Emission of high intensity sound is dangerous to the cochlea and can result in noise induced hearing loss (NIHL). Removal of middle ear fluid is common in everyday practice and the possibility of inducing NIHL is seldom considered and not much is known about immission levels. In this study the authors measured sound intensity levels delivered to the ear in the use of suction to remove middle ear fluid. The subjects of the study were children of age six months to six years and sound intensity was measured with a microphone probe attached to the suction tip. The maximum peak intensity ranged from 84 to 157 dB SPL. Half the number of ears were exposed to greater than 140 dB of which 80% were exposed for more than 0.2msec. This is above pain threshold and considered detrimental in terms of NIHL. Higher intensities and duration of suction were recorded for evacuation of mucoid fluid. Suction of serous fluid and empty middle ear caused much less noise exposure in terms of duration and intensity. Interesting literature is discussed examining a direct correlation between the contributions of calibre of the suction tube and lack of finger closure. Most studies recorded lower intensities which can be attributed to less efficient technology in the past and possibly less awareness of this phenomenon. One study demonstrated temporary threshold shift of 15dB or greater. This however, has not been measured in this study but the authors are aware of its significance. This interesting study should be further explored and perhaps mentioned in any consent.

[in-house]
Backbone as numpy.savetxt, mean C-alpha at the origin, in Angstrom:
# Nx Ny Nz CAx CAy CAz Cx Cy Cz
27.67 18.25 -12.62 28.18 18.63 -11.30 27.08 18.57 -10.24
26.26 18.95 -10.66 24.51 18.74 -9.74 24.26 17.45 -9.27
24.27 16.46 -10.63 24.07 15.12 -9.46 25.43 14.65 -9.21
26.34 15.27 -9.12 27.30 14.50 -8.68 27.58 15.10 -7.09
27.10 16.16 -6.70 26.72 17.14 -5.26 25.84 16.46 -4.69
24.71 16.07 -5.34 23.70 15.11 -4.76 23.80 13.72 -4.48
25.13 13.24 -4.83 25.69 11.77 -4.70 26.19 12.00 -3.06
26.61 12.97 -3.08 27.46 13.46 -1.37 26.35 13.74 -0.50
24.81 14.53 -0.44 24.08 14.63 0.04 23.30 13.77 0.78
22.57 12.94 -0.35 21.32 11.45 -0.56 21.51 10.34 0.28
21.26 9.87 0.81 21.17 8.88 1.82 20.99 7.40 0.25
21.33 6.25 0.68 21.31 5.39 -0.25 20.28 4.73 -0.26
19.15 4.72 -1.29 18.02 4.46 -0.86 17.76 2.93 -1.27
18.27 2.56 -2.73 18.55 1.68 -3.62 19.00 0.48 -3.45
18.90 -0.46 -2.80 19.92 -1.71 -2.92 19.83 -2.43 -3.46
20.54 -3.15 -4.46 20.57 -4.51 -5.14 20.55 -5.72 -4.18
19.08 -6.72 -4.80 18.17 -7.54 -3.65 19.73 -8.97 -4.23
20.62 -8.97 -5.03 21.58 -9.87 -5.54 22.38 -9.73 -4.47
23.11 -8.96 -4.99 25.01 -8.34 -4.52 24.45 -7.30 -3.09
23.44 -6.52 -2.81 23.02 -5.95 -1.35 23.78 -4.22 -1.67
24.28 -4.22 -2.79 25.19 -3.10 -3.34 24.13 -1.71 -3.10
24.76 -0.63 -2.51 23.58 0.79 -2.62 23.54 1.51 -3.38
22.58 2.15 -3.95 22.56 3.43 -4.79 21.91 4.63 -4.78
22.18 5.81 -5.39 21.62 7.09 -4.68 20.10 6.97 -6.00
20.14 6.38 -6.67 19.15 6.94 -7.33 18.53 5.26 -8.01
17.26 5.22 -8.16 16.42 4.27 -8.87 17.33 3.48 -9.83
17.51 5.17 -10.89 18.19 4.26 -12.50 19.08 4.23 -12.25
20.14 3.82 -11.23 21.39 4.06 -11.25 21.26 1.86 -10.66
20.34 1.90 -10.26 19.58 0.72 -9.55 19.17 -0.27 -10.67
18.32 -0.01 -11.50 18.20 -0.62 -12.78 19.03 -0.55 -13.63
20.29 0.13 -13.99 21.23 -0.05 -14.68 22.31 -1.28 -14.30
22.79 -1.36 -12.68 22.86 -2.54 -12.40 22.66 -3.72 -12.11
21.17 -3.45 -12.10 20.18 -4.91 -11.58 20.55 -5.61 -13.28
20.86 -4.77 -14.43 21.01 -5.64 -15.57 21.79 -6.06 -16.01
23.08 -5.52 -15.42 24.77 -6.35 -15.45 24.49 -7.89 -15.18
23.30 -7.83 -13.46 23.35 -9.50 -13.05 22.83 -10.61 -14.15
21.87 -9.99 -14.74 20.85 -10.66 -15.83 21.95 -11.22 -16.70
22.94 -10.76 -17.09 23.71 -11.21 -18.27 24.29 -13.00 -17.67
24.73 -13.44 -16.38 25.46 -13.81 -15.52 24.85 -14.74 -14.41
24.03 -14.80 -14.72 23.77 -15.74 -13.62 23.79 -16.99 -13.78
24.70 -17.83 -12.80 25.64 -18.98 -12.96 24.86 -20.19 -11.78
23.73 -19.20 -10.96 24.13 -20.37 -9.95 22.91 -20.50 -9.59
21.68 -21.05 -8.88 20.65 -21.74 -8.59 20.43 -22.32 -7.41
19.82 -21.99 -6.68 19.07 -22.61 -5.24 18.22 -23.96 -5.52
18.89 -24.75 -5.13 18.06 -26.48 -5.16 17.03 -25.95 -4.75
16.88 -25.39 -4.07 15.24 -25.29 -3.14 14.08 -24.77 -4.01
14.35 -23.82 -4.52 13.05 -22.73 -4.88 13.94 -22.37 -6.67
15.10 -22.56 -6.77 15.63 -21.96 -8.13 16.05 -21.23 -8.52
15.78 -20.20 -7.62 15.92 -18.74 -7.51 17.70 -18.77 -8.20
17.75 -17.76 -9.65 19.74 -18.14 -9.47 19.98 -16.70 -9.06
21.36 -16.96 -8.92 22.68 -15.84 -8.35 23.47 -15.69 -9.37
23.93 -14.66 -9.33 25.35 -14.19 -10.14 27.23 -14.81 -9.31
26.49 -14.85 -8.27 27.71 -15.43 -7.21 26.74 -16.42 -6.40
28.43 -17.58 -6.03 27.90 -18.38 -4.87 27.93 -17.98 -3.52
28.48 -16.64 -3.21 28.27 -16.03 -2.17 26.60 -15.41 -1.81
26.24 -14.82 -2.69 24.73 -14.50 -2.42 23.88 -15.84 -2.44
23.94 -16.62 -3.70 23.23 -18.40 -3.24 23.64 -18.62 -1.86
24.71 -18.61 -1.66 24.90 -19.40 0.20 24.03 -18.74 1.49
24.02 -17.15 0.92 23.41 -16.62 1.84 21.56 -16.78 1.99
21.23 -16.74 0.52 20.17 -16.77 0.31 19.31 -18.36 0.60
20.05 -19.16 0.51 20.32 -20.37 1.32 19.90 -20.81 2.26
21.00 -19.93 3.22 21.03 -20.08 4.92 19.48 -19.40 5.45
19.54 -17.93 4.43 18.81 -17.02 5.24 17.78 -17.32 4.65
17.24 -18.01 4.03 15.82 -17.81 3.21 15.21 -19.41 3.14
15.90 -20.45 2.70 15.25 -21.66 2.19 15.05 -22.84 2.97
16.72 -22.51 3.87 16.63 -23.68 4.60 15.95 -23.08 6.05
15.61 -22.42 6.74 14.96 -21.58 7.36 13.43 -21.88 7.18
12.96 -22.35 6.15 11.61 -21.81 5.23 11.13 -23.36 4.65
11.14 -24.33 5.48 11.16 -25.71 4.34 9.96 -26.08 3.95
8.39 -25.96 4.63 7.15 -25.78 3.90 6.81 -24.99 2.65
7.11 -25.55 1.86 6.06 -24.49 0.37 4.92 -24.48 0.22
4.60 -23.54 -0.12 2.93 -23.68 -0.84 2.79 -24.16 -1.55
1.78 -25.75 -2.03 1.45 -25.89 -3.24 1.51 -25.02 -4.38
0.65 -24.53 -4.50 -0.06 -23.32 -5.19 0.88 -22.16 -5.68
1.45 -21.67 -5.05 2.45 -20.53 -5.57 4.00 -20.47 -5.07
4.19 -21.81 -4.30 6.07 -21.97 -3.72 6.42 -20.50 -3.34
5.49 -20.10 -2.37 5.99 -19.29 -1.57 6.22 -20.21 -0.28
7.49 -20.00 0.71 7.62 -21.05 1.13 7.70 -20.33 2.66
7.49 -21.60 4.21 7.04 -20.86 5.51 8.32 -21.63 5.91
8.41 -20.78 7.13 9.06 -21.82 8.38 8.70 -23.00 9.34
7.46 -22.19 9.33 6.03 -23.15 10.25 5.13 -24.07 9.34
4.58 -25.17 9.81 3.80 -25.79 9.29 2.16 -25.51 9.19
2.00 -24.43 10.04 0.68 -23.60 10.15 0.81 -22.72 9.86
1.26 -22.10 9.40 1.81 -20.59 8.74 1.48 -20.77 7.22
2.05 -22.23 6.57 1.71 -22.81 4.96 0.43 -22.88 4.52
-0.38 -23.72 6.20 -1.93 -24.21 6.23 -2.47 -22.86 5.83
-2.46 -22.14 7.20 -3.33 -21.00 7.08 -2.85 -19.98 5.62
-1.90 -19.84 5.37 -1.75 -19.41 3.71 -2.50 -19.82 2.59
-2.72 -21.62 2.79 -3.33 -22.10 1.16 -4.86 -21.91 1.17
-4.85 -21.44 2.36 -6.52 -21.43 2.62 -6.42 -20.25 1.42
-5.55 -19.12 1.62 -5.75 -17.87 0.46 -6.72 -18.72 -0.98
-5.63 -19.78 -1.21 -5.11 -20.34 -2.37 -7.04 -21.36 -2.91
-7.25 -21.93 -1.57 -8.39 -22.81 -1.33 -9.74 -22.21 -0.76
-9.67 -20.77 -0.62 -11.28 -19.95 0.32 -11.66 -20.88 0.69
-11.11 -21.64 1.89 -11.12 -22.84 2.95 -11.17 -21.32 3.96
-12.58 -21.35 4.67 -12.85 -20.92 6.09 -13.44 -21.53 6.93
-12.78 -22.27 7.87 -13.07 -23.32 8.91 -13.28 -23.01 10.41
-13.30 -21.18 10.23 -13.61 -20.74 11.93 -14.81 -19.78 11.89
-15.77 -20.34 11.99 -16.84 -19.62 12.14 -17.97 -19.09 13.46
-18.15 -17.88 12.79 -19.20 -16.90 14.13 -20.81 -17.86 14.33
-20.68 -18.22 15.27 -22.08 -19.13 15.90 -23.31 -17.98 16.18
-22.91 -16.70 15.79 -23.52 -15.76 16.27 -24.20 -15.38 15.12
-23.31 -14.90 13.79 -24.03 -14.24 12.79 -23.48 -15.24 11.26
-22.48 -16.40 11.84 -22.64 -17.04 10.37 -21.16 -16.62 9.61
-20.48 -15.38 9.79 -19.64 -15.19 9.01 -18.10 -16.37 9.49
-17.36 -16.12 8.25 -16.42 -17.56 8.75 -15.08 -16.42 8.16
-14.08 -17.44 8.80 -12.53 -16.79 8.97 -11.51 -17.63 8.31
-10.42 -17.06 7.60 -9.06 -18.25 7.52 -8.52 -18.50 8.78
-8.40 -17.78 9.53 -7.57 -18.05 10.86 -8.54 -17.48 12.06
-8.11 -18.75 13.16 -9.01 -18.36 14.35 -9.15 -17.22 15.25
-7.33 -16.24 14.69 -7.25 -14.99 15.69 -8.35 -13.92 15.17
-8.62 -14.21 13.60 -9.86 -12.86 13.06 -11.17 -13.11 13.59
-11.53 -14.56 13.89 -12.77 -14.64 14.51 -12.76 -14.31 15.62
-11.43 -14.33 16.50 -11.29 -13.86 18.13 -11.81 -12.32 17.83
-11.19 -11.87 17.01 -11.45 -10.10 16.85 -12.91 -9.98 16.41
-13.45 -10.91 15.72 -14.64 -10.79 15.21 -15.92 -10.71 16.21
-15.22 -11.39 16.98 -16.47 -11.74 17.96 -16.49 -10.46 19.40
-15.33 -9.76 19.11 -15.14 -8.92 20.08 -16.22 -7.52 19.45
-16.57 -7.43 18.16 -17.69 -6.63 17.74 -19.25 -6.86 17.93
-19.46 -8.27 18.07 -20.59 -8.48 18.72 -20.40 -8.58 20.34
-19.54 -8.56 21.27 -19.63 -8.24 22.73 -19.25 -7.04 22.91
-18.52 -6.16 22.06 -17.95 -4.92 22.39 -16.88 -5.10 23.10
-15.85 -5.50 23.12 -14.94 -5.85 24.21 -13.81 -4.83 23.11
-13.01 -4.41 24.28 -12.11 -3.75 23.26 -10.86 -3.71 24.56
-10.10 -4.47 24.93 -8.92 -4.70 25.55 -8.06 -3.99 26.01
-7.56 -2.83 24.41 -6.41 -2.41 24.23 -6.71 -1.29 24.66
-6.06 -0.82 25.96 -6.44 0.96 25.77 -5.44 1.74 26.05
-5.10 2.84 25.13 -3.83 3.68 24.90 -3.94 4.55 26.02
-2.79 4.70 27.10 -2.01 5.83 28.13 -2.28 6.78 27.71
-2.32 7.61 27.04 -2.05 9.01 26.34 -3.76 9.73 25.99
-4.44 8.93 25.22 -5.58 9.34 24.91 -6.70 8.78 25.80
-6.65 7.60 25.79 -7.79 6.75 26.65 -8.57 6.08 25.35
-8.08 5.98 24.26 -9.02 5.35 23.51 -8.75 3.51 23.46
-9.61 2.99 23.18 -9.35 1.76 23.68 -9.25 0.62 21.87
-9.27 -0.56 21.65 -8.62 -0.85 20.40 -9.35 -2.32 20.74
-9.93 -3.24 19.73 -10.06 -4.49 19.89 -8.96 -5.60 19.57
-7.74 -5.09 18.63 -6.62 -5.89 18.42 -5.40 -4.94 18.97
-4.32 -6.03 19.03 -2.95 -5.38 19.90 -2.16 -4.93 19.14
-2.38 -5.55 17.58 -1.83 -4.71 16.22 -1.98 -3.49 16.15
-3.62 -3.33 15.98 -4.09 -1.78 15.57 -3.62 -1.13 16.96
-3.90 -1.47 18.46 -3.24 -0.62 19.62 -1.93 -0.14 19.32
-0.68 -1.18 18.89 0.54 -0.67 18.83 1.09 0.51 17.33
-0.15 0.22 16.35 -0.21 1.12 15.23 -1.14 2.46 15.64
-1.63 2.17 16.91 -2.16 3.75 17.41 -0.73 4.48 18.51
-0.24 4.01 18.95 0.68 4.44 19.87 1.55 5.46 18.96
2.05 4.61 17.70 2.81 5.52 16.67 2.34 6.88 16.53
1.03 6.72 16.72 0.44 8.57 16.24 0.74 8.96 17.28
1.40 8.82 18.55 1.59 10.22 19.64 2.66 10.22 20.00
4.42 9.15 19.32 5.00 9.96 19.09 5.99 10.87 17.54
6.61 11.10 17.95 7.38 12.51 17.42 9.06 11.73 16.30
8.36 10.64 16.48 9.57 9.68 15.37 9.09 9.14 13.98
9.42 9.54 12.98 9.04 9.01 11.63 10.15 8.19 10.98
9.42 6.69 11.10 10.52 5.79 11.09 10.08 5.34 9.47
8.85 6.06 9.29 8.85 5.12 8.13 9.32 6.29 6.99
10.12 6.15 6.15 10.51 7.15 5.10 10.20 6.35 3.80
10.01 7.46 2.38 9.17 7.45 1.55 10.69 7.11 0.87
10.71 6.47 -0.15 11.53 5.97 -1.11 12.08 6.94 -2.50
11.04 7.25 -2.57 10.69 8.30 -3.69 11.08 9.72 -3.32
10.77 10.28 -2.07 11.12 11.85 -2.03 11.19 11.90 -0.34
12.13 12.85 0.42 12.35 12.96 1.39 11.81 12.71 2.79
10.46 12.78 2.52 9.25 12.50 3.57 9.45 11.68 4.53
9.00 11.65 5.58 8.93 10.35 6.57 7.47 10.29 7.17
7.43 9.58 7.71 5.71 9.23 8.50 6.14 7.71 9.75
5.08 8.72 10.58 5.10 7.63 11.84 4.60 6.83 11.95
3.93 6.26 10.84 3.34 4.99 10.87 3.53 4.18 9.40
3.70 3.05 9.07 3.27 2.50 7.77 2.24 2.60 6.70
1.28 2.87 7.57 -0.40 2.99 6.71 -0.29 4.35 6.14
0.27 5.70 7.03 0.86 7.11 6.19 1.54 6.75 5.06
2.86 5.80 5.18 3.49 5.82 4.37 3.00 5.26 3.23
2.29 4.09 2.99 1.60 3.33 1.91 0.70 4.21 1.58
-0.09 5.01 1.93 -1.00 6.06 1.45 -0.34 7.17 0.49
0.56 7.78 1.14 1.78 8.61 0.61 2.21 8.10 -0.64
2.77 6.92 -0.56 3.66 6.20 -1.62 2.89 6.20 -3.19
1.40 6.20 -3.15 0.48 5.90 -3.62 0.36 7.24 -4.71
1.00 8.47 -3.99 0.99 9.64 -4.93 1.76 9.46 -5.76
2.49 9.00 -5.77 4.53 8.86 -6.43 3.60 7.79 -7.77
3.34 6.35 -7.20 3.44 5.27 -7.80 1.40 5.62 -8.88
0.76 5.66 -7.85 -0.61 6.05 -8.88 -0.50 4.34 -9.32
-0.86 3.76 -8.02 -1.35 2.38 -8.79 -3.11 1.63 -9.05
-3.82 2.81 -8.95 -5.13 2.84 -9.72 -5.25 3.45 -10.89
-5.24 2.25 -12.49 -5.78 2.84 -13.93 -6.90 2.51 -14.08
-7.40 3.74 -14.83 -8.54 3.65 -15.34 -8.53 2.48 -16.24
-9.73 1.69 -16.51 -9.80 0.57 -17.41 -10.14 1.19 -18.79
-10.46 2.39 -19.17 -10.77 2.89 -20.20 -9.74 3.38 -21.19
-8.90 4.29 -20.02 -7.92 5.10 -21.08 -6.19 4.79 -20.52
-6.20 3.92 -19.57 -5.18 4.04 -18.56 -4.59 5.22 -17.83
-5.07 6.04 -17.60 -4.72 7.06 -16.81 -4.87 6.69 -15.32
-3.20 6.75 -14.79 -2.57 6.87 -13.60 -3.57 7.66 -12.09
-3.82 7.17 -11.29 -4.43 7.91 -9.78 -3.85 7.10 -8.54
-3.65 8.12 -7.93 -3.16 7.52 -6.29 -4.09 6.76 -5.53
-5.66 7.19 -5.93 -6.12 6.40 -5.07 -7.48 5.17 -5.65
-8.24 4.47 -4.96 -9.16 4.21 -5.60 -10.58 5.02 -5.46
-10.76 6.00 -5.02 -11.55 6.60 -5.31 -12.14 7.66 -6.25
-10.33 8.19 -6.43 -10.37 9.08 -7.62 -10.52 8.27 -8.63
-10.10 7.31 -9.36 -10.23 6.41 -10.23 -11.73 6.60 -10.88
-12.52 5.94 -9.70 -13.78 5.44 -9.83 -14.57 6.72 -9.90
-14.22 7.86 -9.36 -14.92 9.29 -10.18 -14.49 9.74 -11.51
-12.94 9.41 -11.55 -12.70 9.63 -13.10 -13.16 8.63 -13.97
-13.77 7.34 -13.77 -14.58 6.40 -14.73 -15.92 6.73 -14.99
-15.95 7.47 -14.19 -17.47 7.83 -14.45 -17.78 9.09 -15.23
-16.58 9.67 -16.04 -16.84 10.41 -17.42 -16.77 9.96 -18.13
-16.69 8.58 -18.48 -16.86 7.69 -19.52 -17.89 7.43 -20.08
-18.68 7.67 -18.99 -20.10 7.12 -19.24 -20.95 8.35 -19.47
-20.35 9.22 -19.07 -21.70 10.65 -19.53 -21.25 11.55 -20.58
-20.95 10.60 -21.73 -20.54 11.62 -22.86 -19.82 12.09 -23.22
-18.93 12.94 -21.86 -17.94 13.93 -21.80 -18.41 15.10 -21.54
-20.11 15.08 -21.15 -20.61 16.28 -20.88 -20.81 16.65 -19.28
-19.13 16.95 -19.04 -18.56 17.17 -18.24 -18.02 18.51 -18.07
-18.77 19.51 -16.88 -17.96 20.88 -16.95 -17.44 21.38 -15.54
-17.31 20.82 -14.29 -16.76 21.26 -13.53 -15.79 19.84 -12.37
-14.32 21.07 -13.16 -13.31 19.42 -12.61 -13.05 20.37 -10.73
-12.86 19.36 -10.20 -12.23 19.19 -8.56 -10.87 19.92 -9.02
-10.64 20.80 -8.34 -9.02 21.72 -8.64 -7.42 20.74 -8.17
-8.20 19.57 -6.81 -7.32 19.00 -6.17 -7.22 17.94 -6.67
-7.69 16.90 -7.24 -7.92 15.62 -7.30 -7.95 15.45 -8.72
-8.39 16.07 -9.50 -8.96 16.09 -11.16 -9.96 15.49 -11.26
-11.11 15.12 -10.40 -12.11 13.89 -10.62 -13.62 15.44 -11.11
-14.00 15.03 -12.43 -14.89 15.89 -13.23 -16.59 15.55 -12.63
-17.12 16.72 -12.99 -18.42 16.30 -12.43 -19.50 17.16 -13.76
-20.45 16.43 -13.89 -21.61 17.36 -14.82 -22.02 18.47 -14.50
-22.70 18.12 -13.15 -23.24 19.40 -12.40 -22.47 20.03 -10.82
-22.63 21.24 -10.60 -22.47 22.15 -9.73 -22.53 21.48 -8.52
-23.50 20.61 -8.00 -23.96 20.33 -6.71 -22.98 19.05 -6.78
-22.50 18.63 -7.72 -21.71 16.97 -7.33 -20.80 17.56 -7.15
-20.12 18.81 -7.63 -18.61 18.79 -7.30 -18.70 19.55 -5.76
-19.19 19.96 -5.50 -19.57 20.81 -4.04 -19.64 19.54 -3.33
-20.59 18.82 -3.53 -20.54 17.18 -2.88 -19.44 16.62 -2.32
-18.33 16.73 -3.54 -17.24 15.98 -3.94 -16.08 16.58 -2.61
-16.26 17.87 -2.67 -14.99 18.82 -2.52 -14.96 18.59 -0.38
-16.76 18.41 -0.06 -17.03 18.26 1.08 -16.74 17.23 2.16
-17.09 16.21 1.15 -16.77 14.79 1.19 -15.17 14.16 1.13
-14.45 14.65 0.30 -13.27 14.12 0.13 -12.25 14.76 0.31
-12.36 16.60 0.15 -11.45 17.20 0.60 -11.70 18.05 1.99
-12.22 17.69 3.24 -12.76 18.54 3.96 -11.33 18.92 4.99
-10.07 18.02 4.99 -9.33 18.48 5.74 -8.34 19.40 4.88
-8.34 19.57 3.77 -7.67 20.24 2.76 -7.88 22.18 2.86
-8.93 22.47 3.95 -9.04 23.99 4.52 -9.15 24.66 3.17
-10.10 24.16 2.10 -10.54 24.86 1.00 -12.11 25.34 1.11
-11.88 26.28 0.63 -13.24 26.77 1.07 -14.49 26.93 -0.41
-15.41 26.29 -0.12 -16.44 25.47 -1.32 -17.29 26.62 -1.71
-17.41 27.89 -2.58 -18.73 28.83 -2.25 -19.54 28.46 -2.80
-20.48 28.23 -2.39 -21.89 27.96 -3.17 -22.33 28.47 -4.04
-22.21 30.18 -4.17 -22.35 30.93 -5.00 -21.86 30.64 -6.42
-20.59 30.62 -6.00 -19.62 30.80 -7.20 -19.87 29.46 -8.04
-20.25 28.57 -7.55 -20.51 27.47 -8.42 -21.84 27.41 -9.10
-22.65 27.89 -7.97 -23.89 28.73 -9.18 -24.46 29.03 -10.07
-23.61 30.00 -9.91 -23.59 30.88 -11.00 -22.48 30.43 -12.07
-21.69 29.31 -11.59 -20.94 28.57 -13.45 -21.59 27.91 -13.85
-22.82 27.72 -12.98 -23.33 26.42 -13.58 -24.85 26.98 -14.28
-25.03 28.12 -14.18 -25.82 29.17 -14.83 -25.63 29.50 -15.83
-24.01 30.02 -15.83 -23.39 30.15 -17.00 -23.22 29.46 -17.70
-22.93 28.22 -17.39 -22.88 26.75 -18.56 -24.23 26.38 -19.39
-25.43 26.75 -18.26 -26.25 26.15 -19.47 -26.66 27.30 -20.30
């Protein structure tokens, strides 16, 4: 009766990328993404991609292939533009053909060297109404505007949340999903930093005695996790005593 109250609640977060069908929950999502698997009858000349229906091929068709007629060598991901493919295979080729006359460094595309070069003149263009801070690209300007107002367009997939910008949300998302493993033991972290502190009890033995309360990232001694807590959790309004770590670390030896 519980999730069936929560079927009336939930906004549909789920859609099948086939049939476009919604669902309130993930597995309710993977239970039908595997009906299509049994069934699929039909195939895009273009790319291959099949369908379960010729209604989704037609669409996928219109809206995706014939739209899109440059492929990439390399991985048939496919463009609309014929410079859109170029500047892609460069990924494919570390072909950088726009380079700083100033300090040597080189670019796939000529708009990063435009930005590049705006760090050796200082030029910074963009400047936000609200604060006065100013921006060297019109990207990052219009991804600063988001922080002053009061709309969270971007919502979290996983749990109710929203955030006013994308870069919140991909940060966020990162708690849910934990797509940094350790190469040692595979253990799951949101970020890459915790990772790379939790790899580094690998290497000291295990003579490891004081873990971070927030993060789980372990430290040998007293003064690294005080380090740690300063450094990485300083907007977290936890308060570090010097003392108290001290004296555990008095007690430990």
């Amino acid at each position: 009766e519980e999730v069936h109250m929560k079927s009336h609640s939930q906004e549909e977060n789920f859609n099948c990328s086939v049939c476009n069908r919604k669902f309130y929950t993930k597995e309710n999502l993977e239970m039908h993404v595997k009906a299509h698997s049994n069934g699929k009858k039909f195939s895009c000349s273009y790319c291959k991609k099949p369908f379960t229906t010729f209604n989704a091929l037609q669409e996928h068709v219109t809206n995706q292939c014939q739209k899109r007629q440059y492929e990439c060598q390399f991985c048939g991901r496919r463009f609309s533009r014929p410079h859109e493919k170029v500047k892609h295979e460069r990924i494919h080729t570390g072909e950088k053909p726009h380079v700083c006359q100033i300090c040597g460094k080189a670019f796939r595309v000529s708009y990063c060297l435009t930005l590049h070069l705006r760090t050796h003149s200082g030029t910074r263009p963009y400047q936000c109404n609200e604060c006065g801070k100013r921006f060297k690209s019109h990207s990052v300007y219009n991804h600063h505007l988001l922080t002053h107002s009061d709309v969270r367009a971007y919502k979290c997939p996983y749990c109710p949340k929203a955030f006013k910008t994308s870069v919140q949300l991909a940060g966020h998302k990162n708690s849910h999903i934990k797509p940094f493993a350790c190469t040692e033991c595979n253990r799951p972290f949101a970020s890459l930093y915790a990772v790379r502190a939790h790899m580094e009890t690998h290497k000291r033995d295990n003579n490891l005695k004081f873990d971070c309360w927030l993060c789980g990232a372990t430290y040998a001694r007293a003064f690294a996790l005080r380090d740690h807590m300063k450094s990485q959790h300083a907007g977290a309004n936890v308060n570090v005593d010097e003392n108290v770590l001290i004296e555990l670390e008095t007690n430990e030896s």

Measurement of sound intensity during suction of middle-ear fluid following myringotomy.
Wang, JC, Allen SJ, Rodriguez AI, et al.
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Madhup K Chaurasia

Mid and South Essex NHS Foundation Trust, UK.

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